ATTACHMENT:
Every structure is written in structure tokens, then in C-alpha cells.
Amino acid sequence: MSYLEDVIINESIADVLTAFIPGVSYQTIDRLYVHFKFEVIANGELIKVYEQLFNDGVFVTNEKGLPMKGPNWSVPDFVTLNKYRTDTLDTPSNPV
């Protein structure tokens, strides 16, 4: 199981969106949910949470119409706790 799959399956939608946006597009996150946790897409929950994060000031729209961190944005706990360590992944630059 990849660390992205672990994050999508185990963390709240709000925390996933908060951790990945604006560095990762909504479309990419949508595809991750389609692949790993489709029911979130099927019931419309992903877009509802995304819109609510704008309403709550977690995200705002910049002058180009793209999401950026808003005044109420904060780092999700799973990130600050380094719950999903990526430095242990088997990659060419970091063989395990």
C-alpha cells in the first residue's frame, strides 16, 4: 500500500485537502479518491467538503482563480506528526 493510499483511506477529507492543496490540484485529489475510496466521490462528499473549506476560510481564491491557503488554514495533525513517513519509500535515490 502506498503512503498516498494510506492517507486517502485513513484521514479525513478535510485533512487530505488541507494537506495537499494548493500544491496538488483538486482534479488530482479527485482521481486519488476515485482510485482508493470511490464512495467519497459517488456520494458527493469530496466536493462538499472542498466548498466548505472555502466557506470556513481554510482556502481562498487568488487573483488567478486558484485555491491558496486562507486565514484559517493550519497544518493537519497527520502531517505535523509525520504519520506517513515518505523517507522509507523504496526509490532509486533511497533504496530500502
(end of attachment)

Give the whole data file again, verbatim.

Every structure is written in structure tokens, then in C-alpha cells.
Amino acid sequence: MSYLEDVIINESIADVLTAFIPGVSYQTIDRLYVHFKFEVIANGELIKVYEQLFNDGVFVTNEKGLPMKGPNWSVPDFVTLNKYRTDTLDTPSNPV
């Protein structure tokens, strides 16, 4: 199981969106949910949470119409706790 799959399956939608946006597009996150946790897409929950994060000031729209961190944005706990360590992944630059 990849660390992205672990994050999508185990963390709240709000925390996933908060951790990945604006560095990762909504479309990419949508595809991750389609692949790993489709029911979130099927019931419309992903877009509802995304819109609510704008309403709550977690995200705002910049002058180009793209999401950026808003005044109420904060780092999700799973990130600050380094719950999903990526430095242990088997990659060419970091063989395990």
C-alpha cells in the first residue's frame, strides 16, 4: 500500500485537502479518491467538503482563480506528526 493510499483511506477529507492543496490540484485529489475510496466521490462528499473549506476560510481564491491557503488554514495533525513517513519509500535515490 502506498503512503498516498494510506492517507486517502485513513484521514479525513478535510485533512487530505488541507494537506495537499494548493500544491496538488483538486482534479488530482479527485482521481486519488476515485482510485482508493470511490464512495467519497459517488456520494458527493469530496466536493462538499472542498466548498466548505472555502466557506470556513481554510482556502481562498487568488487573483488567478486558484485555491491558496486562507486565514484559517493550519497544518493537519497527520502531517505535523509525520504519520506517513515518505523517507522509507523504496526509490532509486533511497533504496530500502